There are a lot of people taking Martinez as the sexy pick, and I think part of that is "What have you done for me lately?" Pavlik's two fights in 2009 were a win over a nearly-terrified Rubio and then one over Espino in December. Martinez also fought twice last year, and gained more steam in both, even though he officially went 0-1-1. If you look at the December fights for both, of course you'd be inclined to pick Martinez. Sergio fought balls to the wall with Paul Williams, going tooth-and-nail for twelve grueling rounds, while a rusty Pavlik faced a guy that simply could not hurt him no matter what he did, eventually running him over on pure physical advantages. Pavlik fought a tune-up, while Martinez fought on the world level. One is fundamentally more impressive than the other, even though Martinez lost and Pavlik won.
I just don't see Sergio having enough important advantages, or important advantages by enough of a margin, to be able to overcome the fact that Kelly Pavlik hits like a mule kicks and is a much bigger man. Pavlik should be coming with renewed fire on Saturday -- if he doesn't, then I'll question officially where his head is at, because this fight is monumental for him. It's the first time since the Lockett laugher that he's been on regular HBO, and the first of his fights since October 2008 that HBO has bought at all. Kelly Pavlik needs this win, and needs it to be impressive. He has to know that. Whatever he says about not caring what people say, believe me, Kelly Pavlik has heard it, processed it, and most likely cares about it on some level. Beating Sergio Martinez convincingly might get people to remember the humble, powerful kid from Youngstown, Ohio who broke through in 2007 by knocking out Jermain Taylor.
I like Sergio Martinez a lot. He's almost 100% different than the guy I thought he was before he finally started stepping up in class. He's tough, he seems to let things roll off his back, and he can fight his ass off. I just think this is an awful matchup for him, and that Kelly Pavlik is about to get things back on track in Atlantic City. Pavlik TKO-10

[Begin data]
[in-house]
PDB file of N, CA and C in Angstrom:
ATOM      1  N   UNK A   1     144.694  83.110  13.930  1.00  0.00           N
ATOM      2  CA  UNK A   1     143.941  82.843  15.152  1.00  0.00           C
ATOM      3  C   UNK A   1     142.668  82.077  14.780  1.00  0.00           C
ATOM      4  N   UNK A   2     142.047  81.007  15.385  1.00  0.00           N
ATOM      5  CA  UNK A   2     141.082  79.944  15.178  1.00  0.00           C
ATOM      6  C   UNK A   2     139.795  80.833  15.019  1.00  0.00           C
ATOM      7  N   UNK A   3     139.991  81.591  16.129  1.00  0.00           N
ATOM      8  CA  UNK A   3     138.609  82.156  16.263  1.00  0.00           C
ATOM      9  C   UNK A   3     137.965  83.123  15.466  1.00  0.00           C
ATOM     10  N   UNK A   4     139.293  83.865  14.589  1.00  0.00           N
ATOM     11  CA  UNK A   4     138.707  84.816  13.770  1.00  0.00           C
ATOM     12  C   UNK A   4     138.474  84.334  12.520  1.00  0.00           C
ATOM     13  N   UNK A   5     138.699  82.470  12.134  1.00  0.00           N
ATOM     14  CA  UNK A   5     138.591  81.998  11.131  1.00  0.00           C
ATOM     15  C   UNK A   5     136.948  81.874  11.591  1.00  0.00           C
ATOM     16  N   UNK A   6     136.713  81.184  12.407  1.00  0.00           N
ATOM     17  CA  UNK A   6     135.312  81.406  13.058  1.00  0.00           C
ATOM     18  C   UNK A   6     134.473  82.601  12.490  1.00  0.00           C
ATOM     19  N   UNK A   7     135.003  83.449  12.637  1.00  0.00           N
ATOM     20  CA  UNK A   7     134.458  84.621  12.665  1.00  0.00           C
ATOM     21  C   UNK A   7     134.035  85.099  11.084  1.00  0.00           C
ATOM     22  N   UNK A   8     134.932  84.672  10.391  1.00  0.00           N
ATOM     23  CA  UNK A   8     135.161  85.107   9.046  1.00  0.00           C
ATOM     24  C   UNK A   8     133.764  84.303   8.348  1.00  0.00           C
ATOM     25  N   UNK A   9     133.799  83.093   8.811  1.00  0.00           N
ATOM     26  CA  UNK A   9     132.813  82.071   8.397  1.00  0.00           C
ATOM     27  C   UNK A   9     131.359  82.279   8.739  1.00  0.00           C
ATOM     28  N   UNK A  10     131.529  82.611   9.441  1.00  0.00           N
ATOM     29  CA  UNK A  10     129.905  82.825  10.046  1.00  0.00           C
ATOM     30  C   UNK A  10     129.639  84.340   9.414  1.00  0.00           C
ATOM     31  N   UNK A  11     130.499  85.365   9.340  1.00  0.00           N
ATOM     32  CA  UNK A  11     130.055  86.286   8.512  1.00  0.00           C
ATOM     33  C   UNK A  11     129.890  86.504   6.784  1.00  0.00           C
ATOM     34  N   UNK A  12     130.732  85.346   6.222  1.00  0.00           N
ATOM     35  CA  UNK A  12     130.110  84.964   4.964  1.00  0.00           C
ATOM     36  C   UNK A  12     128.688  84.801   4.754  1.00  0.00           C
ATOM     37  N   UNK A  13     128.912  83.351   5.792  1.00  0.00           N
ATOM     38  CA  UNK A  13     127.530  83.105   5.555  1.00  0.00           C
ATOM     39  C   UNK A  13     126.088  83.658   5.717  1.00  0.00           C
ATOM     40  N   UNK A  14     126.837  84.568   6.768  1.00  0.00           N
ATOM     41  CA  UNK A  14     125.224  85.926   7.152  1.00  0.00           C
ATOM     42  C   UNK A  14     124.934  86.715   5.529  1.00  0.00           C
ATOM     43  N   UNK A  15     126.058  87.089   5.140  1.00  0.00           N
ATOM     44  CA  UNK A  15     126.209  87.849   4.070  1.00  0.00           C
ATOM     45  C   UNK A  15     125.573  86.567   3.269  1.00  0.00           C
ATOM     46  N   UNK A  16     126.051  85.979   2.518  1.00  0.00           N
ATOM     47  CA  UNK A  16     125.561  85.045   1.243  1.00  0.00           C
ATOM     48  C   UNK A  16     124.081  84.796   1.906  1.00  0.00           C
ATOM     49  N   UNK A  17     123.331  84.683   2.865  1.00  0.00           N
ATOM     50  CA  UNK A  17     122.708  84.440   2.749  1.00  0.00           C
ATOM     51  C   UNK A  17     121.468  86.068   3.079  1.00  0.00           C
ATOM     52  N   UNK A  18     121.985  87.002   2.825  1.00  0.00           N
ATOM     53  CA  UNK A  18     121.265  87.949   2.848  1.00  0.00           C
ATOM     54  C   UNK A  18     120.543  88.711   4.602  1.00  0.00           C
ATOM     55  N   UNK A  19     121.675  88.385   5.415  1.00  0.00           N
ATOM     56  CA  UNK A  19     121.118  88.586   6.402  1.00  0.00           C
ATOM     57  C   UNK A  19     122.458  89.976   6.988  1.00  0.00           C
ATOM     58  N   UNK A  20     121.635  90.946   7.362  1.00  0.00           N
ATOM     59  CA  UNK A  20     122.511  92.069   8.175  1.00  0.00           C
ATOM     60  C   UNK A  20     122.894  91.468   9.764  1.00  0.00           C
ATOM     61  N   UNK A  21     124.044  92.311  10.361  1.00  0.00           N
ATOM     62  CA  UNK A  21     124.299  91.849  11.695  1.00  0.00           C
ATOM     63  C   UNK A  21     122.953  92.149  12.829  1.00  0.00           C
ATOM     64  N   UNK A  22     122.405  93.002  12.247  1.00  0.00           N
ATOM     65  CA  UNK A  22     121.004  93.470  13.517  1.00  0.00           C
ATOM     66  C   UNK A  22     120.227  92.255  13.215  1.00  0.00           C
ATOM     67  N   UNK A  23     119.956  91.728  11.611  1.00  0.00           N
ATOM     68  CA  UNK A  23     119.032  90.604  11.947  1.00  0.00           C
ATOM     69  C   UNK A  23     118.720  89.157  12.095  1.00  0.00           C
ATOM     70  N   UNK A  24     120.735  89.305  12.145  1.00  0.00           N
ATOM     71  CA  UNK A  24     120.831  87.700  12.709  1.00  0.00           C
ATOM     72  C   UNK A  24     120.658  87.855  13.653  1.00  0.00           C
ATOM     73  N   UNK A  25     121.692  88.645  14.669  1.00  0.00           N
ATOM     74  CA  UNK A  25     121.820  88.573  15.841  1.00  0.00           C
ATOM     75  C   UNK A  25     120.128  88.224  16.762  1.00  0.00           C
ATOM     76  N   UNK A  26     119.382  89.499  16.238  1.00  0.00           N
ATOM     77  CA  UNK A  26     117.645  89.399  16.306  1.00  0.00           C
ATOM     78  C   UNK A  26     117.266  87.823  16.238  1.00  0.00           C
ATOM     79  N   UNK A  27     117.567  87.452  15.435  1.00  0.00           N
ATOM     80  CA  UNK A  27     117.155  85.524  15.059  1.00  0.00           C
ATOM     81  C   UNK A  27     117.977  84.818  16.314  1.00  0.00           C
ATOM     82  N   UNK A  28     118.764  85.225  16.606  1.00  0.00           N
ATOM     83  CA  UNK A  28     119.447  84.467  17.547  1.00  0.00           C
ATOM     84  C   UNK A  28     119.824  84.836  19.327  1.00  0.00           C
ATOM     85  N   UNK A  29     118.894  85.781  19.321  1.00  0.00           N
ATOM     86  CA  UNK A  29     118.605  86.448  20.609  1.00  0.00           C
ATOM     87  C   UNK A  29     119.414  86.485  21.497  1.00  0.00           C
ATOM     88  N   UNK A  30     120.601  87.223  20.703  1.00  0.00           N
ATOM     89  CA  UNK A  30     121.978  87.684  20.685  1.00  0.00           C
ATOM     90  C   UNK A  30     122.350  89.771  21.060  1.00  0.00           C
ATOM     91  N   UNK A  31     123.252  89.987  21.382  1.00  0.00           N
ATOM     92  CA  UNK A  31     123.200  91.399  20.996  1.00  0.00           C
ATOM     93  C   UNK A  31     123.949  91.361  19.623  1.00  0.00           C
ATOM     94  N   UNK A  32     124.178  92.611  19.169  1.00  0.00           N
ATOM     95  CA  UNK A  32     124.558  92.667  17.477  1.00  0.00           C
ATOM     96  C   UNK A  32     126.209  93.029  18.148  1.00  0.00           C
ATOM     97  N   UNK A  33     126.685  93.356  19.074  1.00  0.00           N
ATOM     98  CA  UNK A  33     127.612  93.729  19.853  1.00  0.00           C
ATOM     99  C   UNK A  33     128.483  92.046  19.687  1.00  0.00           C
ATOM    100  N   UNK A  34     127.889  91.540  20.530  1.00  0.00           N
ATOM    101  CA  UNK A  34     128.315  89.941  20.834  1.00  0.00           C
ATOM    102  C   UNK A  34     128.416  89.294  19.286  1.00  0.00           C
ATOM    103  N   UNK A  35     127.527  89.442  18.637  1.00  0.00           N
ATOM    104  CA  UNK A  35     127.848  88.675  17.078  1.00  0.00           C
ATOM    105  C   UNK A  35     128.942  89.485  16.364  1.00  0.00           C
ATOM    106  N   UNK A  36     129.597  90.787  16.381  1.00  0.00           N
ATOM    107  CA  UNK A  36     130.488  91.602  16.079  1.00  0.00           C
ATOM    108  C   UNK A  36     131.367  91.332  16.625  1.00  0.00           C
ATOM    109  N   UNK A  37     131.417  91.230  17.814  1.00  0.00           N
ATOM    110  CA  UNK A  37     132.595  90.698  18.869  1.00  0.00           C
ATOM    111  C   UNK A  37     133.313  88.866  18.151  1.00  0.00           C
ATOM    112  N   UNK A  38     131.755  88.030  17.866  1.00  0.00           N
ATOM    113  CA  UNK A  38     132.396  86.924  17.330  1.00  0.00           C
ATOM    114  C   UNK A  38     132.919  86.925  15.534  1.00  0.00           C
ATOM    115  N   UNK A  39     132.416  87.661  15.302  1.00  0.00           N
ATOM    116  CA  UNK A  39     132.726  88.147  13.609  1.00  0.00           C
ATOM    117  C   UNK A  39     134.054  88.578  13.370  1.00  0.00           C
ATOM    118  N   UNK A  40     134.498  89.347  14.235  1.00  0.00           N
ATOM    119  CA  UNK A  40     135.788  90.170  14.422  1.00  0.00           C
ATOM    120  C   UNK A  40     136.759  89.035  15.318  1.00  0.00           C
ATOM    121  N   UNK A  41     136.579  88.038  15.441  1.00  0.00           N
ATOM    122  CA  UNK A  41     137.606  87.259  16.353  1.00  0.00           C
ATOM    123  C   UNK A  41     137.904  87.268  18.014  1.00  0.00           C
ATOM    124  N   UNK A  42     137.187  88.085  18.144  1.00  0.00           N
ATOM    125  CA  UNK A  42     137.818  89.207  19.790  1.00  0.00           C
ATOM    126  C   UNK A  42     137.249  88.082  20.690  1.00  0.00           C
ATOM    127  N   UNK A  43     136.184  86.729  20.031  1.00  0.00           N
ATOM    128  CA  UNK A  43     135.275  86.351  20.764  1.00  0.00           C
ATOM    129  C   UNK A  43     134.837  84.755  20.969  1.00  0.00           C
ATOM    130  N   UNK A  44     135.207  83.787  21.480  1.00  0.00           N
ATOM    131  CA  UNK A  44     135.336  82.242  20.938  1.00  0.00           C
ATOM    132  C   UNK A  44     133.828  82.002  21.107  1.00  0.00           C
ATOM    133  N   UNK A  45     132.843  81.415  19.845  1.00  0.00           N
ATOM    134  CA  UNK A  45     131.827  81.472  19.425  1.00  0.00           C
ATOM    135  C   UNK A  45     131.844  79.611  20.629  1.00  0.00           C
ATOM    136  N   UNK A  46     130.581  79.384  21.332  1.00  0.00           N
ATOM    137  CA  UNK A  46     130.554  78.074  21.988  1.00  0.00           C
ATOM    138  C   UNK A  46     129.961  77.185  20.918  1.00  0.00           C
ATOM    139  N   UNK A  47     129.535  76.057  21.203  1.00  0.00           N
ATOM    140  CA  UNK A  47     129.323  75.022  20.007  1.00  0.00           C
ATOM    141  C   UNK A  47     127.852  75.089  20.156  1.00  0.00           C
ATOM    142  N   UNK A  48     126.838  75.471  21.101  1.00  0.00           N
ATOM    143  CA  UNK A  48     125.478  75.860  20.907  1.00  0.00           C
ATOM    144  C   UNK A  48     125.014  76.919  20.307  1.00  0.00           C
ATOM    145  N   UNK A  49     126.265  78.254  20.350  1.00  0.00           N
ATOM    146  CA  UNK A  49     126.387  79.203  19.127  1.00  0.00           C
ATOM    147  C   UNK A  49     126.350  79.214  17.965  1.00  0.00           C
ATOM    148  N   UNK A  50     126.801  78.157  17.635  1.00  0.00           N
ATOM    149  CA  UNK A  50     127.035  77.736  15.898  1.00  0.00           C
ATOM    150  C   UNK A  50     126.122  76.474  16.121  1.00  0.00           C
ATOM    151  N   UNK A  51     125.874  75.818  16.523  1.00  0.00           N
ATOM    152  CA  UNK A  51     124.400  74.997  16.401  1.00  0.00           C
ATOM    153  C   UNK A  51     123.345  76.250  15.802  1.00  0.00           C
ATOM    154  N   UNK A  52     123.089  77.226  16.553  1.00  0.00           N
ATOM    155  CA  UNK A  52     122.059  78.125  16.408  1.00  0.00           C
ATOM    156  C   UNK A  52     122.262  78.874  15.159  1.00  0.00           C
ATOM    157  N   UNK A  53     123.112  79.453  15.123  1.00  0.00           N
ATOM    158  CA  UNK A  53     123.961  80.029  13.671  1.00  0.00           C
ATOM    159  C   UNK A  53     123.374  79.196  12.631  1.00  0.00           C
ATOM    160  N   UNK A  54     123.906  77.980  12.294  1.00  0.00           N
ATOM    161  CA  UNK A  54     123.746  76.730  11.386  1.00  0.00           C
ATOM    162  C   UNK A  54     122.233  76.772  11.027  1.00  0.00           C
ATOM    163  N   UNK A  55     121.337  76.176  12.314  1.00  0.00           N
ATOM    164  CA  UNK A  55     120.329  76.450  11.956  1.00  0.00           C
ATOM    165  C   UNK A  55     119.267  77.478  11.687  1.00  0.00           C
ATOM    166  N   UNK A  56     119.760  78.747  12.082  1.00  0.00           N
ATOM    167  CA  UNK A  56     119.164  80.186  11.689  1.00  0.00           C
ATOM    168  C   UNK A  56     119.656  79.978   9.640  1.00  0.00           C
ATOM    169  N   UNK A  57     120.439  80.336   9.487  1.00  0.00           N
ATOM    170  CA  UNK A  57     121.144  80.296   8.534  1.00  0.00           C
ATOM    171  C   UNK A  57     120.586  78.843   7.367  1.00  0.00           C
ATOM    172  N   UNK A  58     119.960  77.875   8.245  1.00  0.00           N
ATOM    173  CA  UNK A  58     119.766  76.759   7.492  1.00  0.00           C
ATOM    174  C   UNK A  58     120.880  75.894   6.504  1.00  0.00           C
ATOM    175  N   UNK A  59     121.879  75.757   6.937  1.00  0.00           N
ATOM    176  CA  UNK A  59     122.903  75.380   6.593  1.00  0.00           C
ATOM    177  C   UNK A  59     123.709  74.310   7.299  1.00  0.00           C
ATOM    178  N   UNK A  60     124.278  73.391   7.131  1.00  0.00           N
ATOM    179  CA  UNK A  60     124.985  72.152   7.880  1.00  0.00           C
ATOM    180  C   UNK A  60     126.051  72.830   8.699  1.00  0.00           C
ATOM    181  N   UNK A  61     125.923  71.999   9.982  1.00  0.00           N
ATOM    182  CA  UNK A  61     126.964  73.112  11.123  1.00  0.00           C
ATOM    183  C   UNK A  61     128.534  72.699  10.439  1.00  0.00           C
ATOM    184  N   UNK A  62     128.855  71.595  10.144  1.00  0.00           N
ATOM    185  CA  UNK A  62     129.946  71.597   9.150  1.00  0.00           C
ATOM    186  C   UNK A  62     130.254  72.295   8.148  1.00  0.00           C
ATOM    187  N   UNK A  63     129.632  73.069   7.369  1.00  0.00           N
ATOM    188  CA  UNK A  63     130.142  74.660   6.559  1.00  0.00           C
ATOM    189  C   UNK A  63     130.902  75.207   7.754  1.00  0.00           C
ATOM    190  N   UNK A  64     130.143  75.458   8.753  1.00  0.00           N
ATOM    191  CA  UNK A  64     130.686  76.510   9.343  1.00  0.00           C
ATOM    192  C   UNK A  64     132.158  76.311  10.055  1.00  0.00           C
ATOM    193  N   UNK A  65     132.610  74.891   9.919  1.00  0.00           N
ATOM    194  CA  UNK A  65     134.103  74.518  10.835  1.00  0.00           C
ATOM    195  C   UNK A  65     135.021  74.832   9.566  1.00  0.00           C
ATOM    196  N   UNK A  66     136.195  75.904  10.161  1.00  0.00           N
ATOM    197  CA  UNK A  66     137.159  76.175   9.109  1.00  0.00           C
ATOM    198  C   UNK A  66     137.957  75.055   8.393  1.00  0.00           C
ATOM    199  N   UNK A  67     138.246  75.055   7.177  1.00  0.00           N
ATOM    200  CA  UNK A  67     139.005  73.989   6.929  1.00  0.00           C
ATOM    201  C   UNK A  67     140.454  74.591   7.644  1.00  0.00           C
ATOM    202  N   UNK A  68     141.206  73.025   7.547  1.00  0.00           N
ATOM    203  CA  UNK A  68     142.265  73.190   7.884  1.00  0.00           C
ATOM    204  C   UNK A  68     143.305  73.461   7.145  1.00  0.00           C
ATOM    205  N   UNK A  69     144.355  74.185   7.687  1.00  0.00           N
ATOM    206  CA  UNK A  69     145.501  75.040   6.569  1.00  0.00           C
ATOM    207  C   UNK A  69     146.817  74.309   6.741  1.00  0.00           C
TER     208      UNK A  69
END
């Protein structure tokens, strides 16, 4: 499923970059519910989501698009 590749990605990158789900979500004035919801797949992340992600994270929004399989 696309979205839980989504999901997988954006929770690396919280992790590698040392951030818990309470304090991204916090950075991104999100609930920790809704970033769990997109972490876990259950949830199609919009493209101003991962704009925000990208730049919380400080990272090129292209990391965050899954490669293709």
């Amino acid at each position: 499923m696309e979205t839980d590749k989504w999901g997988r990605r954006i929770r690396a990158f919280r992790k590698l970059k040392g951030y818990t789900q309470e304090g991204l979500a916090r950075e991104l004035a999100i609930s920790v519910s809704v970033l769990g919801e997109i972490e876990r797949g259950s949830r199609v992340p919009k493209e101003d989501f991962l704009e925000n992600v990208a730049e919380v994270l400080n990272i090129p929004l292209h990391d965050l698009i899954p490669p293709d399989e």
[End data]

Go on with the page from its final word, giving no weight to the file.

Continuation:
Alright, I tried to sort of say this with the Last Five Fights feature on Wednesday for this fight, but I didn't want to run out of things to say.
In Bute's last five fights, he has faced Alejandro Berrio, Librado Andrade (twice) and Fulgencio Zuniga. Now it's Edison Miranda.
Notice a pattern here? Bute has been awfully carefully matched during his title run. This is not a whole lot different than the way that the German promoters protect their guys with hand-picked matchups. Bute is a very skilled guy, but more importantly up north, he's a monster draw in Quebec. If they're paying to see him fight guys like Berrio, Andrade and Zuniga -- no offense to any of them, because I like watching all of them fight -- why risk something more? I'm not saying I know, because I don't, but is it really any wonder Lucian Bute is not in the Super Six?
Bute can make a lot of money fighting one-dimensional guys in Montreal, and doesn't need the Super Six to up his profile much. I don't know that he even really cares about becoming big in America. He's the biggest star in what has become in my opinion the best boxing city in North America, if not the entire planet. Plus, out of the Super Six, he's become something of a hot property for HBO, which can afford to spend more money on fights than Showtime can. End of the day, Lucian Bute is making a lot of money at the gate and from HBO now (which was not true before), because if he keeps taking fights like the ones he's been taking, and this one with Edison Miranda, he'll stay unbeaten and the Super Six winner will come to him. And if not, he fights Kelly Pavlik in what would be, if things went according to plan, a very big fight.
Folks fall in love with punchers, and Lord knows Edison can hit, but it doesn't matter when he gets to this level. He knocks out guys like David Banks and Willie Gibbs and Sherwin Davis and all those scrubs he fought, but he didn't knock out Arthur Abraham or Kelly Pavlik or Andre Ward or Allan Green or Jose Varela. Two of them (Abraham and Pavlik) unceremoniously beat the crap out of him, particularly Pavlik. He's never been the same since Pavlik kicked his ass, and he's never going to recapture that either. He used to have the reputation of being this monster power puncher, but over time he's been exposed. Yeah he has power, but so does Victor Oganov.
Honestly, I hate this fight. I see Miranda as almost no threat to Bute besides the celebrated Puncher's Chance. Bute should be able to box circles around Miranda, and he has the power to put him away eventually, I believe. This matchup is so transparent that I'm almost rooting for Miranda to knock him out and screw up a lot of plans, because it would serve a lot of people right. This is a cherry-picked fight with a challenger who has not by any stretch of the imagination truly earned a title shot, but then who has these days, I suppose. Bute TKO-7